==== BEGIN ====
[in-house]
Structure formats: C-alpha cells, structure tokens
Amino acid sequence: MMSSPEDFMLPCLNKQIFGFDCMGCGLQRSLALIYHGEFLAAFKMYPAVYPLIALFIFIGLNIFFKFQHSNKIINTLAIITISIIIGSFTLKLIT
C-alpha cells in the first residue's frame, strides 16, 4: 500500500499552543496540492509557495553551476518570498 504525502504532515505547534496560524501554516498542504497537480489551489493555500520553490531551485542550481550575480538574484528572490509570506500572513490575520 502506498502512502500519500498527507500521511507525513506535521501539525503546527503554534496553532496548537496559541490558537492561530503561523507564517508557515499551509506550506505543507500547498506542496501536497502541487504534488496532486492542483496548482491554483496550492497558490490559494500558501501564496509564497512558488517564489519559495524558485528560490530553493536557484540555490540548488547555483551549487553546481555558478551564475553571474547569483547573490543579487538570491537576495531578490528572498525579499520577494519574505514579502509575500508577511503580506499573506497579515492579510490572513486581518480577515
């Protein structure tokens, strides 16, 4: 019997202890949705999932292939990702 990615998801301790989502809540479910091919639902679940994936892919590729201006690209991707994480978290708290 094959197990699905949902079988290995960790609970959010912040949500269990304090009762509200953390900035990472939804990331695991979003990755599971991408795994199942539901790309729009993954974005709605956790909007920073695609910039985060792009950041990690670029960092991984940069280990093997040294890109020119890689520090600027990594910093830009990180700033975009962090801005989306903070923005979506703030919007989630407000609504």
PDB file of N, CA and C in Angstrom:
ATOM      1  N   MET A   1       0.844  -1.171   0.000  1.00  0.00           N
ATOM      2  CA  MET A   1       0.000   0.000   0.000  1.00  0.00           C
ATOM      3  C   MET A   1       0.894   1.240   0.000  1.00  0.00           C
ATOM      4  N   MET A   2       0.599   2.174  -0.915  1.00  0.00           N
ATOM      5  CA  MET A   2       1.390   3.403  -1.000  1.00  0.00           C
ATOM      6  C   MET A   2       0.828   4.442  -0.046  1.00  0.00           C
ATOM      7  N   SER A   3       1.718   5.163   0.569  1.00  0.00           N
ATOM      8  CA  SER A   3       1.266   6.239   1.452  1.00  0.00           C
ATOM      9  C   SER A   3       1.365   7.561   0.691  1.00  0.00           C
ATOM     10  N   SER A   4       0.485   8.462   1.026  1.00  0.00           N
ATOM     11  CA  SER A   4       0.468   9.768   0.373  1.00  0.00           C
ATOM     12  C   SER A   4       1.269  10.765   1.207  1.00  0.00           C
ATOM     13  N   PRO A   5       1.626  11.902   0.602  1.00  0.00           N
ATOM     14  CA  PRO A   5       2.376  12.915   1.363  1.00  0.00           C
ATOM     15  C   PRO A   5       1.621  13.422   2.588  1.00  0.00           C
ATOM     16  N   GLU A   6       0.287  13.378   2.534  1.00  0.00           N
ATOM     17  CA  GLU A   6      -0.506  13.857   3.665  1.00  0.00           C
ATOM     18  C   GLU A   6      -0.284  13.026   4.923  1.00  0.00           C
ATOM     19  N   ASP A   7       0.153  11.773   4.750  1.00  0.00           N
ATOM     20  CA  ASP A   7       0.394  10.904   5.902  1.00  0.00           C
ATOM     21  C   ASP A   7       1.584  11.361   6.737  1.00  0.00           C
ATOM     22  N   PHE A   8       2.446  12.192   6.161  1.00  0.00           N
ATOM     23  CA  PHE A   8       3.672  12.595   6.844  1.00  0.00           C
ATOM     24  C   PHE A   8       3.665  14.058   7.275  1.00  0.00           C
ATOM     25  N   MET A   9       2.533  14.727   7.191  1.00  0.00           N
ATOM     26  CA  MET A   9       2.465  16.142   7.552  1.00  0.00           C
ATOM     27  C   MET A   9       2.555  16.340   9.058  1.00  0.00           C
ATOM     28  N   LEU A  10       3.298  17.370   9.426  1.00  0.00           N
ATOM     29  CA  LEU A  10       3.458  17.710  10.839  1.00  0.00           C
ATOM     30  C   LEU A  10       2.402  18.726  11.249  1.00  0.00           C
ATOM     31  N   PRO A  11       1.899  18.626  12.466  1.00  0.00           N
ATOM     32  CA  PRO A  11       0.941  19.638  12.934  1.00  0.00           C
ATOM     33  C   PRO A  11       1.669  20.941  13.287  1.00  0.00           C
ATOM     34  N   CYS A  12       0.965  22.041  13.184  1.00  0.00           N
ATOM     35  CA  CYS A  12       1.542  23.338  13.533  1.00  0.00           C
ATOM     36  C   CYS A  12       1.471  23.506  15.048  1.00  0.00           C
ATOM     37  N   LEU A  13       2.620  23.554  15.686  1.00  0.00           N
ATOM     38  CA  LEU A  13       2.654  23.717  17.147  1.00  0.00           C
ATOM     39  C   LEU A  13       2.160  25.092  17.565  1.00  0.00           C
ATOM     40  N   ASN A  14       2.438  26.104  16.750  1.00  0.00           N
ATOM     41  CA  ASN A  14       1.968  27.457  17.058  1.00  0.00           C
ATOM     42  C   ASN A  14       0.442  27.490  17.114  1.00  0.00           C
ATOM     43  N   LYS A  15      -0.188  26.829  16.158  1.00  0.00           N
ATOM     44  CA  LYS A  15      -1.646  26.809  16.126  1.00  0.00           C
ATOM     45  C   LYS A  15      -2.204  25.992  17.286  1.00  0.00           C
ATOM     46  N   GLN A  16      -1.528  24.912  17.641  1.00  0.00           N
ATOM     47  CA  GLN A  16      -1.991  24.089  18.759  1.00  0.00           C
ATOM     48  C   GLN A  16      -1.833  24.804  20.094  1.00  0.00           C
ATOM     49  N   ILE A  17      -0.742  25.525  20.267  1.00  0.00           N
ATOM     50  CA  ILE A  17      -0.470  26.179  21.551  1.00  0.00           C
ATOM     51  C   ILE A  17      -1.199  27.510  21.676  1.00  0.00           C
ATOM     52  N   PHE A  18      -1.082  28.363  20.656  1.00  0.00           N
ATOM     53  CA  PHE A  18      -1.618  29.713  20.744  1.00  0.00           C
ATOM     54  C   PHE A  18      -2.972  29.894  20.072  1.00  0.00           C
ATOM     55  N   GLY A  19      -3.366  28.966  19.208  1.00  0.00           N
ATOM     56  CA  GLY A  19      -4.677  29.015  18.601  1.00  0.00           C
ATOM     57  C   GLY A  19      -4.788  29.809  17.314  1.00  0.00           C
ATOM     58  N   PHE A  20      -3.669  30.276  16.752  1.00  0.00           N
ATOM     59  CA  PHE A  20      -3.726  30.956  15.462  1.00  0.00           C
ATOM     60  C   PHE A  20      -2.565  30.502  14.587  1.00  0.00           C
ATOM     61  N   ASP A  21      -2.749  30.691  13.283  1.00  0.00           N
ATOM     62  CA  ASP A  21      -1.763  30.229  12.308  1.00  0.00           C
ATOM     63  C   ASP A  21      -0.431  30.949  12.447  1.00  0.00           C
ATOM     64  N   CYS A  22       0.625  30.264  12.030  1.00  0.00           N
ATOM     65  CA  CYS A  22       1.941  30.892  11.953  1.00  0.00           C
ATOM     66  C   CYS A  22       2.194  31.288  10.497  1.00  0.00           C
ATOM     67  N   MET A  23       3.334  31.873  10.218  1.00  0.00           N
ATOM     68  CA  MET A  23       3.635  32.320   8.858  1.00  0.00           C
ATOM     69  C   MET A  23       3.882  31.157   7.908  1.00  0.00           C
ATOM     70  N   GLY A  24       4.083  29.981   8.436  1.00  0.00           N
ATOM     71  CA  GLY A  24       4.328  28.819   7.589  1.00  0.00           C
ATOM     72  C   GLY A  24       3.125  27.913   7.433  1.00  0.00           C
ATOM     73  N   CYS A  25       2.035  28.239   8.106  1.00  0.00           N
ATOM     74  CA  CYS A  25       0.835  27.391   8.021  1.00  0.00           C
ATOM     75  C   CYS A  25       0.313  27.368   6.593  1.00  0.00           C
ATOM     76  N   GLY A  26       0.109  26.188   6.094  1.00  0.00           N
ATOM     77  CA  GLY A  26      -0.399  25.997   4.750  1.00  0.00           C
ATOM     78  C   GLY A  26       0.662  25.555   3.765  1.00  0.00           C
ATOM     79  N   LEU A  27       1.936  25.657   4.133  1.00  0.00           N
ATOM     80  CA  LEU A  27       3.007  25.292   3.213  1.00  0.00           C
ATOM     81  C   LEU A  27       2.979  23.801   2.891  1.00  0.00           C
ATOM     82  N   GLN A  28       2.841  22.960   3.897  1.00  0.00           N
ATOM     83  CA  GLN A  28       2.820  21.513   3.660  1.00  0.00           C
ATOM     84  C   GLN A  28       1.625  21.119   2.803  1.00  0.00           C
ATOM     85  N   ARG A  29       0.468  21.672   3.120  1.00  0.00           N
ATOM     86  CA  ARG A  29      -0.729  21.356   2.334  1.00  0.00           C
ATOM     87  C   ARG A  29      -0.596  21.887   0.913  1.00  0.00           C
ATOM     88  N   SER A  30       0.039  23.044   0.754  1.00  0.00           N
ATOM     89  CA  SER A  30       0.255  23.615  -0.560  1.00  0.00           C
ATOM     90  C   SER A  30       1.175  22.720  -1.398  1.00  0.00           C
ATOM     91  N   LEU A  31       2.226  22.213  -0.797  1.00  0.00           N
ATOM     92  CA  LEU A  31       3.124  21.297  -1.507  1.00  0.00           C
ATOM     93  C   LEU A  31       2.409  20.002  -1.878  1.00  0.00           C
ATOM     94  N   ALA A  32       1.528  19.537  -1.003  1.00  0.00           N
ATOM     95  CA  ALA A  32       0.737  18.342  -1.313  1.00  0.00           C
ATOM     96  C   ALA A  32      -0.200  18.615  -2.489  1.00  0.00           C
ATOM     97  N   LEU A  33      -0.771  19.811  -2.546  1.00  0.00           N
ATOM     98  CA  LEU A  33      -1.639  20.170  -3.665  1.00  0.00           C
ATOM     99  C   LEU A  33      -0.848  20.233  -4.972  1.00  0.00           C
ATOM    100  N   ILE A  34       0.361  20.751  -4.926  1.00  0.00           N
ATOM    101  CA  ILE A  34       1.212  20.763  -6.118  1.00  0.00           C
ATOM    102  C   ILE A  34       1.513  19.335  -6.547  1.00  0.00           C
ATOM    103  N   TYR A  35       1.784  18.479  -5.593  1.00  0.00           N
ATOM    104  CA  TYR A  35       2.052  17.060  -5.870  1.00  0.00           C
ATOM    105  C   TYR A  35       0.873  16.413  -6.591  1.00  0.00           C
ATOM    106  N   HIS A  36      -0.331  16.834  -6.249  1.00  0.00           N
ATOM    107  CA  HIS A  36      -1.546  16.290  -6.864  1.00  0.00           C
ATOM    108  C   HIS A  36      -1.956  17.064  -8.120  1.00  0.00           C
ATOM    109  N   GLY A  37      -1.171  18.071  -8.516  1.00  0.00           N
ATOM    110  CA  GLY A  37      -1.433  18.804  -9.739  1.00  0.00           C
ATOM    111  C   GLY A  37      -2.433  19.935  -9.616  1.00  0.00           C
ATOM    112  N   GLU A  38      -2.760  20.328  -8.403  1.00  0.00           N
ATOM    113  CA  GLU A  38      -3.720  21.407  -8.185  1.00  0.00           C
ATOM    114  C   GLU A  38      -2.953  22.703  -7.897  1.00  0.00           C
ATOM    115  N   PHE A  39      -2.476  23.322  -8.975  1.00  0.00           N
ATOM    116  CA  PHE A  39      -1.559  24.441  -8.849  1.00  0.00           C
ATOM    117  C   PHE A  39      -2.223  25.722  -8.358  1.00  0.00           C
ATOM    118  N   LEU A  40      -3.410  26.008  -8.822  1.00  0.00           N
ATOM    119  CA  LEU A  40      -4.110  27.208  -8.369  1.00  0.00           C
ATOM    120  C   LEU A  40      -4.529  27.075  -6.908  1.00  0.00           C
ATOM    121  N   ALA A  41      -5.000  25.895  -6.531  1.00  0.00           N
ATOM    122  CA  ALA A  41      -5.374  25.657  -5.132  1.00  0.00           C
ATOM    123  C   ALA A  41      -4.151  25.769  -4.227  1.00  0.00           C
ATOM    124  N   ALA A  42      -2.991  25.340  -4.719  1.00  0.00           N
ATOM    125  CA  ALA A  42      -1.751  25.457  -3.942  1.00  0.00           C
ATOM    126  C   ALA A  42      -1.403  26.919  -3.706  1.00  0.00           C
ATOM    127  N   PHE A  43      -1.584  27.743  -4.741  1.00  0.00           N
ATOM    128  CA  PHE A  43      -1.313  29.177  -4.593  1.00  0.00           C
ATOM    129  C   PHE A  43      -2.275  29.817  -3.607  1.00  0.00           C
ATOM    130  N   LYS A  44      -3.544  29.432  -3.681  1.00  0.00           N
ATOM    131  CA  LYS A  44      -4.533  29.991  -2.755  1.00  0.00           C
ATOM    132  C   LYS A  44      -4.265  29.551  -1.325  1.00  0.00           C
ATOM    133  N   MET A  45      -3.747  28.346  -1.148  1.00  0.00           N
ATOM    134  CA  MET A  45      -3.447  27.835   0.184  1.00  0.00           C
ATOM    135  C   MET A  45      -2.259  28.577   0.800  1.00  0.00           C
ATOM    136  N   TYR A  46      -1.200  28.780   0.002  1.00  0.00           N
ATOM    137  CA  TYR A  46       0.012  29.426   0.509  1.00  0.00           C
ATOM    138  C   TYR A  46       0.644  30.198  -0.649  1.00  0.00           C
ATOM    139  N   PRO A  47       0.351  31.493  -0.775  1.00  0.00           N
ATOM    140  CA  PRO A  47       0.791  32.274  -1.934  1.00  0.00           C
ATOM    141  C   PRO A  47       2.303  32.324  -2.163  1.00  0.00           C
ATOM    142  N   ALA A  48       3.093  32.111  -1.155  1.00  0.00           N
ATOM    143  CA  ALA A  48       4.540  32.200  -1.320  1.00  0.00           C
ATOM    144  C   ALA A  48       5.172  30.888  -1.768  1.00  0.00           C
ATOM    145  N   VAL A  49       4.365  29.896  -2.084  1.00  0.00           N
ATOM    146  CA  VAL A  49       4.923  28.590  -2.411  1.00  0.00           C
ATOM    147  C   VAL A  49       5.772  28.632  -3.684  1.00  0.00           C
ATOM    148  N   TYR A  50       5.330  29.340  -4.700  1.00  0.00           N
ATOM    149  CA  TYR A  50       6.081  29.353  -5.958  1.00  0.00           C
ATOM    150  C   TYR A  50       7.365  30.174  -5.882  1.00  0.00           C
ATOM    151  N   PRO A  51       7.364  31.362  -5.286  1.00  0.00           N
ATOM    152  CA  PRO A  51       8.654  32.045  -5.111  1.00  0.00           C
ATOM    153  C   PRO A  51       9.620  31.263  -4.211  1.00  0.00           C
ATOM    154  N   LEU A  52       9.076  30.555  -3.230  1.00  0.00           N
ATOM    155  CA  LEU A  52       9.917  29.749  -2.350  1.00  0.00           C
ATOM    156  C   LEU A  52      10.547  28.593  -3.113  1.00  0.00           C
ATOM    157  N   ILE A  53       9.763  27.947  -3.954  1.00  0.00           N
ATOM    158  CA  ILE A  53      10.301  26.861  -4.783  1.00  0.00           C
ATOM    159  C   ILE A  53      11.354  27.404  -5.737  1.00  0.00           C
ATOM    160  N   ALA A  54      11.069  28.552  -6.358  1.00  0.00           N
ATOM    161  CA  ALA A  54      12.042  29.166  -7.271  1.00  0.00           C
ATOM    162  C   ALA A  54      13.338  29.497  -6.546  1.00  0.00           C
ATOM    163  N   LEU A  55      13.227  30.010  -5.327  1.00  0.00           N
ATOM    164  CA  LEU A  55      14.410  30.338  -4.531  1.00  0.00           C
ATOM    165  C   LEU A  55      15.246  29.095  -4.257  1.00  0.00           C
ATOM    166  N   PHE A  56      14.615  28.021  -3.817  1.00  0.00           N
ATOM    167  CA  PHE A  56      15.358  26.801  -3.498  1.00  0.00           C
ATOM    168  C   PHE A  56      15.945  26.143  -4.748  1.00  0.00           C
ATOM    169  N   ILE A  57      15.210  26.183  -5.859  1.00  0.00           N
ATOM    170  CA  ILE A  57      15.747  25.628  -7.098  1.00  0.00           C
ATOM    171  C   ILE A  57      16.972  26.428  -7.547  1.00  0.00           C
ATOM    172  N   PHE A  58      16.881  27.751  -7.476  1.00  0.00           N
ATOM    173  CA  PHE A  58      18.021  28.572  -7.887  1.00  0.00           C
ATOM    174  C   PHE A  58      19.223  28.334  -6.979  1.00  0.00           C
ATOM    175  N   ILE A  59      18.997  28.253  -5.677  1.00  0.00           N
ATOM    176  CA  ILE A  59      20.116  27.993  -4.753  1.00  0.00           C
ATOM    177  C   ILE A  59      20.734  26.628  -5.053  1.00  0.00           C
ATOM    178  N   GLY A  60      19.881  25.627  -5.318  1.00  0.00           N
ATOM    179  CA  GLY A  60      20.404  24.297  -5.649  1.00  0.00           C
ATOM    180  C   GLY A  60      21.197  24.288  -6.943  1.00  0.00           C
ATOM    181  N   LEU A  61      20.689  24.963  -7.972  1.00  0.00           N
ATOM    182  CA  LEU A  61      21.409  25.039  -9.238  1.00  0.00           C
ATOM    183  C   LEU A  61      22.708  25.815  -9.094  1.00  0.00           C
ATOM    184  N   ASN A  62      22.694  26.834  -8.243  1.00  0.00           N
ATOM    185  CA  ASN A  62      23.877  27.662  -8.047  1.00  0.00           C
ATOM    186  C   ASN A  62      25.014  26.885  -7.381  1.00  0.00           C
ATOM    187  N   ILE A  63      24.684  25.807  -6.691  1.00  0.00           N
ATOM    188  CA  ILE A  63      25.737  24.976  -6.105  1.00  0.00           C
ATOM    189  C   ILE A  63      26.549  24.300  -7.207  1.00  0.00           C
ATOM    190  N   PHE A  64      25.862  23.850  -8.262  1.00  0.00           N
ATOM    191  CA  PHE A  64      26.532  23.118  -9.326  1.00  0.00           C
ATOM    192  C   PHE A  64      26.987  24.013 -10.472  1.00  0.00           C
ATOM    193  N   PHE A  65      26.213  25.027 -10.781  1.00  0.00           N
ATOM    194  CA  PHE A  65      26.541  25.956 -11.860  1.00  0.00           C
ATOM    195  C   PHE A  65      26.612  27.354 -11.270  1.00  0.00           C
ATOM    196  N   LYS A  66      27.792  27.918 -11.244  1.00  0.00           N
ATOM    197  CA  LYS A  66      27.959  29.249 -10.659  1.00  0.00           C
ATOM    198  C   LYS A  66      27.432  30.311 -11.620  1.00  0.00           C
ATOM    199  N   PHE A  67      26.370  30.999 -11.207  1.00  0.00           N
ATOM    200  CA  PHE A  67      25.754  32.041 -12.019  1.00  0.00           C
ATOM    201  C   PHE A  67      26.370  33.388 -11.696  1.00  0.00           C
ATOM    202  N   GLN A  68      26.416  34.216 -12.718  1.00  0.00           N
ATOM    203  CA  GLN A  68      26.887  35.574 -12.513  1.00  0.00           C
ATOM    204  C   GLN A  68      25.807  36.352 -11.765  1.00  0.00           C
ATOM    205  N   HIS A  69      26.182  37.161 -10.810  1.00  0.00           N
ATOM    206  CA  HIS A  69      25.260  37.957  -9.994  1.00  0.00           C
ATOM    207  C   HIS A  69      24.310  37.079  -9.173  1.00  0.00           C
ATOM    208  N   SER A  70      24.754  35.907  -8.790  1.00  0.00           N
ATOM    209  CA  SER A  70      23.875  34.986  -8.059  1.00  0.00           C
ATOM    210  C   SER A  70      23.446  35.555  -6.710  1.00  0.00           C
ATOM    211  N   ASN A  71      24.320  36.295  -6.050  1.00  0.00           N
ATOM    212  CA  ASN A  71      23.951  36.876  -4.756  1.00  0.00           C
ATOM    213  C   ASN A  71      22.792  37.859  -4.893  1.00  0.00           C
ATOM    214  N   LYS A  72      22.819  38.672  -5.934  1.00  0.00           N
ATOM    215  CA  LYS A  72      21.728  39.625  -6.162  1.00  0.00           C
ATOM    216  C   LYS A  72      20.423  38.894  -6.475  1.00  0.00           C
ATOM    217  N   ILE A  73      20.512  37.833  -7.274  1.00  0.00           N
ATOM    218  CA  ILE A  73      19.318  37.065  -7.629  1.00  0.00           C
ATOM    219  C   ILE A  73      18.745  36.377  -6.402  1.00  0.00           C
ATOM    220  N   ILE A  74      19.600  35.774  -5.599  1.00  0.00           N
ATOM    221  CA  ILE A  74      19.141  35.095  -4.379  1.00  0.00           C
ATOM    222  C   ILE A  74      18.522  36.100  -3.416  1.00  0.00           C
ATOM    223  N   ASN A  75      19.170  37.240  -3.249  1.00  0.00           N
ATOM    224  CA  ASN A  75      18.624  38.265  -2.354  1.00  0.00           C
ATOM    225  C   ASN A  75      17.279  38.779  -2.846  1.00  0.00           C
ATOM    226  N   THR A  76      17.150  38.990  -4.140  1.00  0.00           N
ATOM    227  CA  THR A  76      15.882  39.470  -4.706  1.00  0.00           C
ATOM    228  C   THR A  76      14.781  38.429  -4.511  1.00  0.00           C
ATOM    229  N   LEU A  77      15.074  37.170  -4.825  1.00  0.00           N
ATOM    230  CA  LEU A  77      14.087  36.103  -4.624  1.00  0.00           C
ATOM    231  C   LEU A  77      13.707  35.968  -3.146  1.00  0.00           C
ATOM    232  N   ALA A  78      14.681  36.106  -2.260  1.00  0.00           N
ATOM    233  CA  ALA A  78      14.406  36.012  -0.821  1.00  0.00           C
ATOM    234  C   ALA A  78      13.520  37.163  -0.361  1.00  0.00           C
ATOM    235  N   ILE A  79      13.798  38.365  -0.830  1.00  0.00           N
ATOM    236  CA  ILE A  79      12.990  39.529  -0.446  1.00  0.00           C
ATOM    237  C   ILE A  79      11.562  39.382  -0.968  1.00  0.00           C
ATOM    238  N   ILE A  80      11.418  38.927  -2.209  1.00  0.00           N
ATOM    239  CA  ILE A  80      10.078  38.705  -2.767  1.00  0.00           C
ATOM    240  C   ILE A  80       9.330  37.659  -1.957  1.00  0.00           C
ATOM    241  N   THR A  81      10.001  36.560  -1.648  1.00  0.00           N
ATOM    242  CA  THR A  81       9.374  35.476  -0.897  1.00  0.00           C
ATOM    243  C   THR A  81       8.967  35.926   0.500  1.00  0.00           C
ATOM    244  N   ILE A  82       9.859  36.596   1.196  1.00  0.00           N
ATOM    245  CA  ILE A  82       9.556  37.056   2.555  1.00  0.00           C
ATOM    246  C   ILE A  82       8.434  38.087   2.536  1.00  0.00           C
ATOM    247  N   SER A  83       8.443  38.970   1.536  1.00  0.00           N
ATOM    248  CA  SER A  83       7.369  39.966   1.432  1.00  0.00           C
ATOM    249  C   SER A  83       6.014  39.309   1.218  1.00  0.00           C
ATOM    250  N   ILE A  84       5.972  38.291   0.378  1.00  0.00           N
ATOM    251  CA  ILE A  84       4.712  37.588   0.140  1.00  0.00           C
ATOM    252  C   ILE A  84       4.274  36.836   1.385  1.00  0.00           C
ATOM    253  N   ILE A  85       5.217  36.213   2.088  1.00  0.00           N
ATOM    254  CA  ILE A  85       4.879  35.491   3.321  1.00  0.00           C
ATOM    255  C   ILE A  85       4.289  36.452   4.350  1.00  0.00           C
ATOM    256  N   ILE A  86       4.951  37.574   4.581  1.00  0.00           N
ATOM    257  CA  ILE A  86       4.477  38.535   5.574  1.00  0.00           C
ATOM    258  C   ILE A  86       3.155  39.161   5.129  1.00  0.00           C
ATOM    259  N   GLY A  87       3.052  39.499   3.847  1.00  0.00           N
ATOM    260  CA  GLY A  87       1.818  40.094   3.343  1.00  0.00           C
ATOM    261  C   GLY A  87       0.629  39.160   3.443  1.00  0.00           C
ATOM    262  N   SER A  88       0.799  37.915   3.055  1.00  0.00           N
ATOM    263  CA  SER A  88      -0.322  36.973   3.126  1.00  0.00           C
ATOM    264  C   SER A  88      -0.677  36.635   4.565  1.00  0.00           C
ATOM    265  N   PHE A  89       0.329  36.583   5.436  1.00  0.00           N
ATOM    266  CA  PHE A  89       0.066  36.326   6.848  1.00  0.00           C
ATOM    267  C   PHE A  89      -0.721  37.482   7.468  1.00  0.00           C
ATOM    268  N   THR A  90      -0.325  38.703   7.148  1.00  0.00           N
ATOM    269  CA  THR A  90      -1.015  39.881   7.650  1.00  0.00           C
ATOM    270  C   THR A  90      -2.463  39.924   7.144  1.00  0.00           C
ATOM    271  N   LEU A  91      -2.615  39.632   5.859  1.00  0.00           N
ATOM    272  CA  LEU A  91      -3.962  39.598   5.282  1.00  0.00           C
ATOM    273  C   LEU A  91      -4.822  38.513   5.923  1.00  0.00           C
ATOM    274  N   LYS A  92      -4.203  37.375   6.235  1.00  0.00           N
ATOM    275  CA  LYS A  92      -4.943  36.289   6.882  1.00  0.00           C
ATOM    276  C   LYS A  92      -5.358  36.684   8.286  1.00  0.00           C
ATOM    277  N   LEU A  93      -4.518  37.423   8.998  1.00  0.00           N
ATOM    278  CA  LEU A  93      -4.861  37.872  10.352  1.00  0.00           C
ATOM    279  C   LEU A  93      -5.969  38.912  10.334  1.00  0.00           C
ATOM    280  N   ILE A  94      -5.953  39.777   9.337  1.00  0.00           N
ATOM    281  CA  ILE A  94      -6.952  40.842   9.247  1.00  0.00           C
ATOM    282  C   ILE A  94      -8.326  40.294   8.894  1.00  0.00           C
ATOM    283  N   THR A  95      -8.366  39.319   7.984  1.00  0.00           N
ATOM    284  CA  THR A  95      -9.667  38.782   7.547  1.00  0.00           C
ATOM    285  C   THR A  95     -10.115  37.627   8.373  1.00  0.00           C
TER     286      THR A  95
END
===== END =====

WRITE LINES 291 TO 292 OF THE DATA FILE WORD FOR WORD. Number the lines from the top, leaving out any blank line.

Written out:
ATOM    285  C   THR A  95     -10.115  37.627   8.373  1.00  0.00           C
TER     286      THR A  95